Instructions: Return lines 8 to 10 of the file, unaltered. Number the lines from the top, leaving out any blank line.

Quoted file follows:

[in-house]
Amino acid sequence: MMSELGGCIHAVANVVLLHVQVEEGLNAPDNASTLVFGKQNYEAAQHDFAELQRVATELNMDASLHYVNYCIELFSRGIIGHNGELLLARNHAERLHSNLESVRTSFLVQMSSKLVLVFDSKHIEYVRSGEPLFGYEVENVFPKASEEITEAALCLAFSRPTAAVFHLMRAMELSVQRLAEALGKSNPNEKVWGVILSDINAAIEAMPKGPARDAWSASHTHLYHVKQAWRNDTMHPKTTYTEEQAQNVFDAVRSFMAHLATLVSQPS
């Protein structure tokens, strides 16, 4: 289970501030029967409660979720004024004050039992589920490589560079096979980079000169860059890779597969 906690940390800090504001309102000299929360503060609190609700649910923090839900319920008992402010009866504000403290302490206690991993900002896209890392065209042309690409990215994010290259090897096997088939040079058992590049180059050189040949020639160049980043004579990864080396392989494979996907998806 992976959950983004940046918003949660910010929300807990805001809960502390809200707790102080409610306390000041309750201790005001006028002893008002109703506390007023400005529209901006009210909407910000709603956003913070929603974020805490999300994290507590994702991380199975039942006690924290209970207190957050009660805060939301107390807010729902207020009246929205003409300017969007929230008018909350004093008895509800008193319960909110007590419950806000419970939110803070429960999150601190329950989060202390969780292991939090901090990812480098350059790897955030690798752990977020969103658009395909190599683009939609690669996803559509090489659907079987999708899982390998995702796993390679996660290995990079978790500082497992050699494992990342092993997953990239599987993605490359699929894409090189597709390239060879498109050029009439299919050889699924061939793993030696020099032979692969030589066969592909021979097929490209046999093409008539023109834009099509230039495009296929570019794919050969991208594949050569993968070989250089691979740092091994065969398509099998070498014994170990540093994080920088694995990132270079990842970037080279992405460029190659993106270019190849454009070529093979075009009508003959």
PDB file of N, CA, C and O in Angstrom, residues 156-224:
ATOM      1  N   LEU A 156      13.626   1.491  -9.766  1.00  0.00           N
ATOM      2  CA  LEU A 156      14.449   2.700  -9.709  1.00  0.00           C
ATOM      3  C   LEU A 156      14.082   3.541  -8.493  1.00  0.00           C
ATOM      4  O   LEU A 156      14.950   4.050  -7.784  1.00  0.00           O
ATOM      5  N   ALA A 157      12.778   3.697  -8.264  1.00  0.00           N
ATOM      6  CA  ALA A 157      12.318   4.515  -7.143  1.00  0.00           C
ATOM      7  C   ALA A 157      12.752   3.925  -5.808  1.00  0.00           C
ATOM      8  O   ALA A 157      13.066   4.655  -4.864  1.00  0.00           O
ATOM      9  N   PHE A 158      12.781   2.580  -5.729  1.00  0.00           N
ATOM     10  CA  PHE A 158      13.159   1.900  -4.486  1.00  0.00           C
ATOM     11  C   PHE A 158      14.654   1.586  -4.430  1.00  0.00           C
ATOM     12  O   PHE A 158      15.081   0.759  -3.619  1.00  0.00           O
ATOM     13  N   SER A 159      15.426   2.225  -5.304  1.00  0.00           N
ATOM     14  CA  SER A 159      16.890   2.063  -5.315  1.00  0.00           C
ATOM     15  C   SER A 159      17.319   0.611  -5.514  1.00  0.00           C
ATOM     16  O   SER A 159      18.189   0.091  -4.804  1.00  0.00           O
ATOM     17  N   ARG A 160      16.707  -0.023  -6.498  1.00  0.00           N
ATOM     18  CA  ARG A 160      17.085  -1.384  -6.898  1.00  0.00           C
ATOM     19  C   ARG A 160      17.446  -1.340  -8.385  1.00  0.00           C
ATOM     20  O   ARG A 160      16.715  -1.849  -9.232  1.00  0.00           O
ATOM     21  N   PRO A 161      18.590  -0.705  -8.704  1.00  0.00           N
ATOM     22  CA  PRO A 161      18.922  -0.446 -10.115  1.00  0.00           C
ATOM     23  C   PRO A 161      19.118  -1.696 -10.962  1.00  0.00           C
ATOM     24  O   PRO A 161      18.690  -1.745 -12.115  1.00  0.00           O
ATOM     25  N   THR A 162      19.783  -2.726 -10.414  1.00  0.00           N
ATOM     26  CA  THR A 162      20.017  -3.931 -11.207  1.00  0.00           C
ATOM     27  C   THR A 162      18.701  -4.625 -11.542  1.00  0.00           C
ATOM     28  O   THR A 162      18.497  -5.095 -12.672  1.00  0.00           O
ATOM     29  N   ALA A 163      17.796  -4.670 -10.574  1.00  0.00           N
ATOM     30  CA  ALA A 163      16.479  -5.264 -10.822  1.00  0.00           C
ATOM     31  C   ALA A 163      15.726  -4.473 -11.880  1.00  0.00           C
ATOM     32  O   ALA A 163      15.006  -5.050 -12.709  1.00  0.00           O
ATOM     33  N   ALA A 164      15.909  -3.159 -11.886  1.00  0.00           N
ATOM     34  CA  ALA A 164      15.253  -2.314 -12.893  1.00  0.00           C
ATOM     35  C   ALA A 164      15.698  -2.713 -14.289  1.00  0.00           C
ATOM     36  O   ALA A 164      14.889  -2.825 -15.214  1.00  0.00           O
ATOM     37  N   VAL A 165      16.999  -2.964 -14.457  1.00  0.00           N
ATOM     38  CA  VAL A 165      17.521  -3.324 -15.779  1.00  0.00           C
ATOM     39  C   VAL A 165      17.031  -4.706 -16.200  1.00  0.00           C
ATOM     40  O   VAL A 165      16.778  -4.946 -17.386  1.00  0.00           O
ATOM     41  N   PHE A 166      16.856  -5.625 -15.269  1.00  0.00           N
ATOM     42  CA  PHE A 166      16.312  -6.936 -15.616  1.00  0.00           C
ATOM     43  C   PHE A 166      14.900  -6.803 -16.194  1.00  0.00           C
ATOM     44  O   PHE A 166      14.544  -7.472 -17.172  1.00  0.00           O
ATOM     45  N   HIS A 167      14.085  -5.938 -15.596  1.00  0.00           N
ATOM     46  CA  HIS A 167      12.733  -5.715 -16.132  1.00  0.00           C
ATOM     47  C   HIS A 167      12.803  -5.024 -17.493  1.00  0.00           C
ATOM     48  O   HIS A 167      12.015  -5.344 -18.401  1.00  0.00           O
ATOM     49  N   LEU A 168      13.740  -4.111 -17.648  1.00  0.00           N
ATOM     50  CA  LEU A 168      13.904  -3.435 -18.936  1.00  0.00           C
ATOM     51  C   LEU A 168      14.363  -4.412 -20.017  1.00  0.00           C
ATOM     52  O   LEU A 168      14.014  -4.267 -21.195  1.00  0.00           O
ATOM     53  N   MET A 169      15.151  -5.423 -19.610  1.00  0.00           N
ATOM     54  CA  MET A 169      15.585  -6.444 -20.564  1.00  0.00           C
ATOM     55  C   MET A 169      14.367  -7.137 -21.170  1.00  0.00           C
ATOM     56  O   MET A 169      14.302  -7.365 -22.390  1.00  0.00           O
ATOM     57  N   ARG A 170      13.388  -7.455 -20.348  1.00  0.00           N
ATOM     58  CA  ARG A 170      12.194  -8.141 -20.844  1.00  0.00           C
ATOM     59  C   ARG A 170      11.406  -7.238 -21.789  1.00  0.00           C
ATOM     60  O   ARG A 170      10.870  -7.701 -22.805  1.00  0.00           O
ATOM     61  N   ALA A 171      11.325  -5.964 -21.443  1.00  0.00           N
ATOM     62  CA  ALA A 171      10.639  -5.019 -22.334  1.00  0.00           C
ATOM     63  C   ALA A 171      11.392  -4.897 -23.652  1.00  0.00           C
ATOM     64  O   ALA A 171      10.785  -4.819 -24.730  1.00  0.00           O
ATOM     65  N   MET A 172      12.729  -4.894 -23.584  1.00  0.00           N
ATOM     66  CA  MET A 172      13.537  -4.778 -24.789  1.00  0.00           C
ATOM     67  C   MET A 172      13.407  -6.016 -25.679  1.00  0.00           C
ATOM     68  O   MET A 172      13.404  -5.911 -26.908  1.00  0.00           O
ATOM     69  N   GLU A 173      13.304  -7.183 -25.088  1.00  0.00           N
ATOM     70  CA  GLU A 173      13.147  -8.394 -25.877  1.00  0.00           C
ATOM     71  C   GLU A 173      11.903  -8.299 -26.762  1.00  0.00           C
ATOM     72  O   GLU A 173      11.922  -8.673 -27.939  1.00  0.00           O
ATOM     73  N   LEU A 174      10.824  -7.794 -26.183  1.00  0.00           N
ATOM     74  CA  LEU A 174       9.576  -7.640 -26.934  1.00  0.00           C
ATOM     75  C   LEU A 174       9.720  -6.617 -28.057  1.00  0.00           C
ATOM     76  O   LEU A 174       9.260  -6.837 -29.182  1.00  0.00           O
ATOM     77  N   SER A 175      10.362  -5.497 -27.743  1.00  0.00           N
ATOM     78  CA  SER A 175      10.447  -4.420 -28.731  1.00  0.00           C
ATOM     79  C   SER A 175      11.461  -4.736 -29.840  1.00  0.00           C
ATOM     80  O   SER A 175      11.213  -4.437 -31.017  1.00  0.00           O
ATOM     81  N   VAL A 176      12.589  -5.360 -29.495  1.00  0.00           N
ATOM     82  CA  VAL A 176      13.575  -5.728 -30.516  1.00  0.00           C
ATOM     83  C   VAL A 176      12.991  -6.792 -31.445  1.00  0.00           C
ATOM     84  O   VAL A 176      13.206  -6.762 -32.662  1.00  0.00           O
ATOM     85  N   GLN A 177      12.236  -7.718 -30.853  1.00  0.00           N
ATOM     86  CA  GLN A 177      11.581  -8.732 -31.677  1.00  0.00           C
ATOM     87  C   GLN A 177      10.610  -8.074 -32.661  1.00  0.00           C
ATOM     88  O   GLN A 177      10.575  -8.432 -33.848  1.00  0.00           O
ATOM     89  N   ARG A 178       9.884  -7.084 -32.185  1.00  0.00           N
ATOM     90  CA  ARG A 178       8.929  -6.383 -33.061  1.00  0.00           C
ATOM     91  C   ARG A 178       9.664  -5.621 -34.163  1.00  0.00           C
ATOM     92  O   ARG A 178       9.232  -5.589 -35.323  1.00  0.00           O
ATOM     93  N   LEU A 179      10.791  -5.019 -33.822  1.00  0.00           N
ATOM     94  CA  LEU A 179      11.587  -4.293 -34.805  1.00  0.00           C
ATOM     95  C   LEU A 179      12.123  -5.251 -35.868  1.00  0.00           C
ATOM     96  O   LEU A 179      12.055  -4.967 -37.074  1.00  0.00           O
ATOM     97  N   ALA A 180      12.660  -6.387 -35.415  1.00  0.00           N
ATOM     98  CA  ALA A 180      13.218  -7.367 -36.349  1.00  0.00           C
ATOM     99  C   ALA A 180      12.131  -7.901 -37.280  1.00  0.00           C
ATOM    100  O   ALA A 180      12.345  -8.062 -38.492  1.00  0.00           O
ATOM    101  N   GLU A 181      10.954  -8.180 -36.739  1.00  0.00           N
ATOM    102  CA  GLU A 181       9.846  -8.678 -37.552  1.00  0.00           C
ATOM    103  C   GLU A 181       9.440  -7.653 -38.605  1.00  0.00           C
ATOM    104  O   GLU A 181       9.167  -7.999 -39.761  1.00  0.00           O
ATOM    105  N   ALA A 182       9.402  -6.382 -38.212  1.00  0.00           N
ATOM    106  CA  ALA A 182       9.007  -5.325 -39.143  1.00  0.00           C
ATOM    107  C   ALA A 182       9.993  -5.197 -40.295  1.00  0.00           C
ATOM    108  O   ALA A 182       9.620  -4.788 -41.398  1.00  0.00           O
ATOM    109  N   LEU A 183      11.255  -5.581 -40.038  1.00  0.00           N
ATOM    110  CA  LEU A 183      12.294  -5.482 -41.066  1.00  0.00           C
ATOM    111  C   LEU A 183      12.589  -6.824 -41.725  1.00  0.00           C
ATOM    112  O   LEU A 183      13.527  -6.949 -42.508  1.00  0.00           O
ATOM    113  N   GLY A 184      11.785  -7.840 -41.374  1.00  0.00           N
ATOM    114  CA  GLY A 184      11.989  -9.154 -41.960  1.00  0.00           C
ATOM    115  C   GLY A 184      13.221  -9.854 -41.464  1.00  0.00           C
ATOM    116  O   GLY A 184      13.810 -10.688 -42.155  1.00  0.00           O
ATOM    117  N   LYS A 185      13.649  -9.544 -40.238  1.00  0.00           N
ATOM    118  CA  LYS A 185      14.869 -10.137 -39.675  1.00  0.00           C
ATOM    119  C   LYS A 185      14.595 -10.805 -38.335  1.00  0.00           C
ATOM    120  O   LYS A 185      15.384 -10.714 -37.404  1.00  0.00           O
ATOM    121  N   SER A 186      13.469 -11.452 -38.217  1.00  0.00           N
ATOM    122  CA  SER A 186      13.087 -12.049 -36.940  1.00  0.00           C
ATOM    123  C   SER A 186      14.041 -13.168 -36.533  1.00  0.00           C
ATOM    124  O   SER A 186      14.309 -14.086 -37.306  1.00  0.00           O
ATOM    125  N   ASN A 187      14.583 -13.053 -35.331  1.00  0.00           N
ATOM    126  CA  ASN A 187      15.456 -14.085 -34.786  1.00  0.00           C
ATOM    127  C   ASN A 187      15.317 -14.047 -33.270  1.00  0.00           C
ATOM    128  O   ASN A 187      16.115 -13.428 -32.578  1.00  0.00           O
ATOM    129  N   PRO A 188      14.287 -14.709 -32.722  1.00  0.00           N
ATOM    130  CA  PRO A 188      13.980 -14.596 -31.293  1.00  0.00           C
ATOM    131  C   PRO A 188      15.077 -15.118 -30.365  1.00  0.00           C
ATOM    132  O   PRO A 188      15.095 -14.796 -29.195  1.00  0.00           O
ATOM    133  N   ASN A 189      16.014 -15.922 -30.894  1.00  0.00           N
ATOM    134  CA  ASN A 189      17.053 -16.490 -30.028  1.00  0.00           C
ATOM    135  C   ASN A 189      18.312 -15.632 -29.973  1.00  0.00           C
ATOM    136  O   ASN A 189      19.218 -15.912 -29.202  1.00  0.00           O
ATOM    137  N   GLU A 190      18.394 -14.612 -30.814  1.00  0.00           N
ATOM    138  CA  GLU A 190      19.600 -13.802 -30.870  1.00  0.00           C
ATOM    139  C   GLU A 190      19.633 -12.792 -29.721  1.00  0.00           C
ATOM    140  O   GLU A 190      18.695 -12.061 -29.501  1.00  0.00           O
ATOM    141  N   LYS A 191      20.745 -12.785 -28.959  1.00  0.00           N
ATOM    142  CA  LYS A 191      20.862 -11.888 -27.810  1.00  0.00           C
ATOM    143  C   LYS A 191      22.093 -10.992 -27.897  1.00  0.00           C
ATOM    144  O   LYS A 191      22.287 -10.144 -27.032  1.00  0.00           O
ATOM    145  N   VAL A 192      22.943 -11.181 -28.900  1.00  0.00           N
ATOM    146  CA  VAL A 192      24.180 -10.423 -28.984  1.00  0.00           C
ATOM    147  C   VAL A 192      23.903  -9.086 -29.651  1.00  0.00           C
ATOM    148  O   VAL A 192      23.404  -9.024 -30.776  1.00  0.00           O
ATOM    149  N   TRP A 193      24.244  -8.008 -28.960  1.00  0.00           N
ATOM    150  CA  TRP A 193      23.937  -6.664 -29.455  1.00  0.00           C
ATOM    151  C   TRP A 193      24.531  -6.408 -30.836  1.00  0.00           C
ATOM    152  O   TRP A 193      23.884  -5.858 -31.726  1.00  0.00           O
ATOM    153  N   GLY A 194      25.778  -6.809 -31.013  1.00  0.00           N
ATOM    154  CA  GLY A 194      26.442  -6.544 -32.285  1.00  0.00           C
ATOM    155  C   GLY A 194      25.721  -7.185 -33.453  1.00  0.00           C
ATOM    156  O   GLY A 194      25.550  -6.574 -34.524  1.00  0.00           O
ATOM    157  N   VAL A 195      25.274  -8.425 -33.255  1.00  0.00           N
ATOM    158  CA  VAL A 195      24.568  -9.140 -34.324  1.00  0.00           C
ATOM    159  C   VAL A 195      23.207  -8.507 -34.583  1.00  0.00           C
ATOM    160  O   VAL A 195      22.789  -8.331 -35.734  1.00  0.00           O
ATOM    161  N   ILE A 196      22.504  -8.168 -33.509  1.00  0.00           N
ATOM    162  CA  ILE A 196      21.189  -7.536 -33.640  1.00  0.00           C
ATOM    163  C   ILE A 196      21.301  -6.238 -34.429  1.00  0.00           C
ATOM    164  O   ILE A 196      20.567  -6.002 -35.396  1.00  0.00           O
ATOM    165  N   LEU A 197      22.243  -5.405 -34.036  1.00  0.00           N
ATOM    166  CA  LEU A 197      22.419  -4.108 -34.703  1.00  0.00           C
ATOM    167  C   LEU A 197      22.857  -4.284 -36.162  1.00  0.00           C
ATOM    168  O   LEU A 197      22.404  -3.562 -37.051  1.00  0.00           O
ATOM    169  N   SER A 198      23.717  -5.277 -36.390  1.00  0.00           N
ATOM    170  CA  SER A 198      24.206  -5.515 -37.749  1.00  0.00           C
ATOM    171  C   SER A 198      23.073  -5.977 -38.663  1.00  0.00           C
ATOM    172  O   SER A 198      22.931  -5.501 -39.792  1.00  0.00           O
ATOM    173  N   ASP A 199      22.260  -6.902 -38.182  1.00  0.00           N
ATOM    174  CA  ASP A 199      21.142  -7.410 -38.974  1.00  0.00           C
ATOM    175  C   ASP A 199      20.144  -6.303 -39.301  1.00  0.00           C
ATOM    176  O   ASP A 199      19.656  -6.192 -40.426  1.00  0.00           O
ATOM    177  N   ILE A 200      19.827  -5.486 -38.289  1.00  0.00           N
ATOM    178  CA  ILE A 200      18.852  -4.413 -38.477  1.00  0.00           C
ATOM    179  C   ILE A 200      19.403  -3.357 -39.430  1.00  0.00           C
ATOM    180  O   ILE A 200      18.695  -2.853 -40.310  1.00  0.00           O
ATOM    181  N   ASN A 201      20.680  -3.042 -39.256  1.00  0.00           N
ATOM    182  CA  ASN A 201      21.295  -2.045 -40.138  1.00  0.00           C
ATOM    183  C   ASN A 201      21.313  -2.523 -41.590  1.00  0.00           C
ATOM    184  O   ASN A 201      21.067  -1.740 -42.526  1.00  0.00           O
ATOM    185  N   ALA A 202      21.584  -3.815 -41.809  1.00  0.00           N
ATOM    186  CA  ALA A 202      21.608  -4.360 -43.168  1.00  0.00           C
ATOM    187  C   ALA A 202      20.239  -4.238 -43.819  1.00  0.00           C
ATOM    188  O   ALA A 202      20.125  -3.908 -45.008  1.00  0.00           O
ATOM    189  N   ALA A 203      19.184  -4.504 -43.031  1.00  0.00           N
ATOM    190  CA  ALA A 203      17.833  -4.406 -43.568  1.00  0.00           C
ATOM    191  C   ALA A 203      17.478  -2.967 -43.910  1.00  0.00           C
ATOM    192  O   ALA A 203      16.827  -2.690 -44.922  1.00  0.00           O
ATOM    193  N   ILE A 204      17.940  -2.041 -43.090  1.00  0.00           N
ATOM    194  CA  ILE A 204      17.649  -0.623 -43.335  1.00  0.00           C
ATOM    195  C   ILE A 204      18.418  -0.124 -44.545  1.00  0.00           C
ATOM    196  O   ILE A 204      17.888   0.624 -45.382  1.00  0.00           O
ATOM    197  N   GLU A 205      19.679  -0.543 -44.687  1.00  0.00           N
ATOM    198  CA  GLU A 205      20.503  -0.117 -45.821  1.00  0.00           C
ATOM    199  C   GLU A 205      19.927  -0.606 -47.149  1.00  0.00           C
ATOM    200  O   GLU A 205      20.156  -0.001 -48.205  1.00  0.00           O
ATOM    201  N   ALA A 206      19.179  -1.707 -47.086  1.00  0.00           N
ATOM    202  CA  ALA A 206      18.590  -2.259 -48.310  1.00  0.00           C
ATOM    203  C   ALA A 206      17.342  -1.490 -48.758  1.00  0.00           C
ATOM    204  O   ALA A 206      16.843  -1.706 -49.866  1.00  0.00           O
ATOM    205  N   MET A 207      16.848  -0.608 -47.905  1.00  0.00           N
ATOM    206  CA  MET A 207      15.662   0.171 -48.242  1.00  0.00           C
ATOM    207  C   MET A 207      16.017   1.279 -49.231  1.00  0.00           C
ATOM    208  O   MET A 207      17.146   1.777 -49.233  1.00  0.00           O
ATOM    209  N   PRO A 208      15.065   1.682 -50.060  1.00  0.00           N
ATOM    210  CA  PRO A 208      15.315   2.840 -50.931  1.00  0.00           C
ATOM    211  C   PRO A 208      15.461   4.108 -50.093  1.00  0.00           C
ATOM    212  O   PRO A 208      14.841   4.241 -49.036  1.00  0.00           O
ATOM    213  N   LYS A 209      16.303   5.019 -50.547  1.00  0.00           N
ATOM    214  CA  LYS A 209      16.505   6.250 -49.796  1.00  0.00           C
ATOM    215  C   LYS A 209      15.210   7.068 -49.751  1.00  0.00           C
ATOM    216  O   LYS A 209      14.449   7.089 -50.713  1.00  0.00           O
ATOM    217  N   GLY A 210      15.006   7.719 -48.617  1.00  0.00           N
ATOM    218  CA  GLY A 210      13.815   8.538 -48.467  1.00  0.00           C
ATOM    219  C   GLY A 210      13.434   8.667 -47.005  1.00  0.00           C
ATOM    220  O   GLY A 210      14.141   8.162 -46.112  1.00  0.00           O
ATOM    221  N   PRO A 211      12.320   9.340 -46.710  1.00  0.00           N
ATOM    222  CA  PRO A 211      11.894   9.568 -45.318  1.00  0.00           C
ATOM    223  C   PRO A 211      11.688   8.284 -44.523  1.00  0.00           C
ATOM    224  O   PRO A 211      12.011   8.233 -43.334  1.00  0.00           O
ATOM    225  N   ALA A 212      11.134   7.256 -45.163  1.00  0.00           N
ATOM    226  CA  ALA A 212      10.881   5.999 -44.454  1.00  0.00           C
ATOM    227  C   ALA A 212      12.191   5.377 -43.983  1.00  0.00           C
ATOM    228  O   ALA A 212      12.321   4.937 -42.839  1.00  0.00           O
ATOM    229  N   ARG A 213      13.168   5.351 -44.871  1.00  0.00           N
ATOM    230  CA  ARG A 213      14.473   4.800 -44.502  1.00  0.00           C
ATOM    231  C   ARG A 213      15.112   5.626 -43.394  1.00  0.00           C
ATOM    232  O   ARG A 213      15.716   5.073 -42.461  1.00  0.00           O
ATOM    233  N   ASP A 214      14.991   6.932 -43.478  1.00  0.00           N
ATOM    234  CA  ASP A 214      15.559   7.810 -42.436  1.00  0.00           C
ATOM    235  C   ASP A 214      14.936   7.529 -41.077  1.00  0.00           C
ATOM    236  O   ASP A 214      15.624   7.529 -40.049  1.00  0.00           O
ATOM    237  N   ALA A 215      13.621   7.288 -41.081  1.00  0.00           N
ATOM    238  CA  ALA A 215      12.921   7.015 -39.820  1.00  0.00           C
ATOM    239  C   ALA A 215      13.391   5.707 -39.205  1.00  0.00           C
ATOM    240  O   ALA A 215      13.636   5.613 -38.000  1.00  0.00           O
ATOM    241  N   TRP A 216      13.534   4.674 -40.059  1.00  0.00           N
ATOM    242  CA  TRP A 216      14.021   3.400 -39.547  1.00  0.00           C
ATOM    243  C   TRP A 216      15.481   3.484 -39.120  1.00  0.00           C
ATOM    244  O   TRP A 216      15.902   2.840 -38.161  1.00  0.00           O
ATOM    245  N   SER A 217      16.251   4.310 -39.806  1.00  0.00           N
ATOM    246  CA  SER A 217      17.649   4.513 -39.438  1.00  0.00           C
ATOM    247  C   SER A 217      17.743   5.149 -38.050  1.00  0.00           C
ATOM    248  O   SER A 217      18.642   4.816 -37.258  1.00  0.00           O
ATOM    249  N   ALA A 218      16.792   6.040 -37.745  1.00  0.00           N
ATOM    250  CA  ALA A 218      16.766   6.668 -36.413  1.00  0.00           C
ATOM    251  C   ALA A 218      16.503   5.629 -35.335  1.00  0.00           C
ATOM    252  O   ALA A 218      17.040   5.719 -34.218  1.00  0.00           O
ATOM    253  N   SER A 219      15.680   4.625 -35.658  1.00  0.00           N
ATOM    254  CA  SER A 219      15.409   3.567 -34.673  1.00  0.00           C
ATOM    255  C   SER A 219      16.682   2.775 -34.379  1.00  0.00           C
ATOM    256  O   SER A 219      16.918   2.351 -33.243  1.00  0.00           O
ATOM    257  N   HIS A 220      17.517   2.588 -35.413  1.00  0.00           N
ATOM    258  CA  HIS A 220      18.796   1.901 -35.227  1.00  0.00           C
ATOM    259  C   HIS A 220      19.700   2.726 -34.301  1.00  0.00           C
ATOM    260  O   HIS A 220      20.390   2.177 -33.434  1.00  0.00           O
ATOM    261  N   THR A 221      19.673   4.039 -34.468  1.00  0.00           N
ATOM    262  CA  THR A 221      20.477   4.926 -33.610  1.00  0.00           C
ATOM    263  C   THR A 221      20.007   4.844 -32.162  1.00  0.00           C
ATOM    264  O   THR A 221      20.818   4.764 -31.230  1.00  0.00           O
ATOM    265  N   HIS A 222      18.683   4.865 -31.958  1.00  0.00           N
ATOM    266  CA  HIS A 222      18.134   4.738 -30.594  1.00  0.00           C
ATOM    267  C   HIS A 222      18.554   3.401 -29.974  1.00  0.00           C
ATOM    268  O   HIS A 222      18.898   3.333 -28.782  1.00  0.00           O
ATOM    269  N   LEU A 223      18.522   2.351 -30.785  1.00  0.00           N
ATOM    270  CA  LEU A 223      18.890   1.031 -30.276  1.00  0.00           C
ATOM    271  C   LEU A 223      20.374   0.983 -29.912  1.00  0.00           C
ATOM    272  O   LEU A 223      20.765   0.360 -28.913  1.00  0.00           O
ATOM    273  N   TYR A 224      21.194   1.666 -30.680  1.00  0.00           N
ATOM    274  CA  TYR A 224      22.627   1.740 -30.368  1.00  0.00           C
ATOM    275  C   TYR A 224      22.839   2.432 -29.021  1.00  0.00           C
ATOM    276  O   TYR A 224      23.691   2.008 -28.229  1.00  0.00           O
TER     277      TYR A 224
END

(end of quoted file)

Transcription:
ATOM      4  O   LEU A 156      14.950   4.050  -7.784  1.00  0.00           O
ATOM      5  N   ALA A 157      12.778   3.697  -8.264  1.00  0.00           N
ATOM      6  CA  ALA A 157      12.318   4.515  -7.143  1.00  0.00           C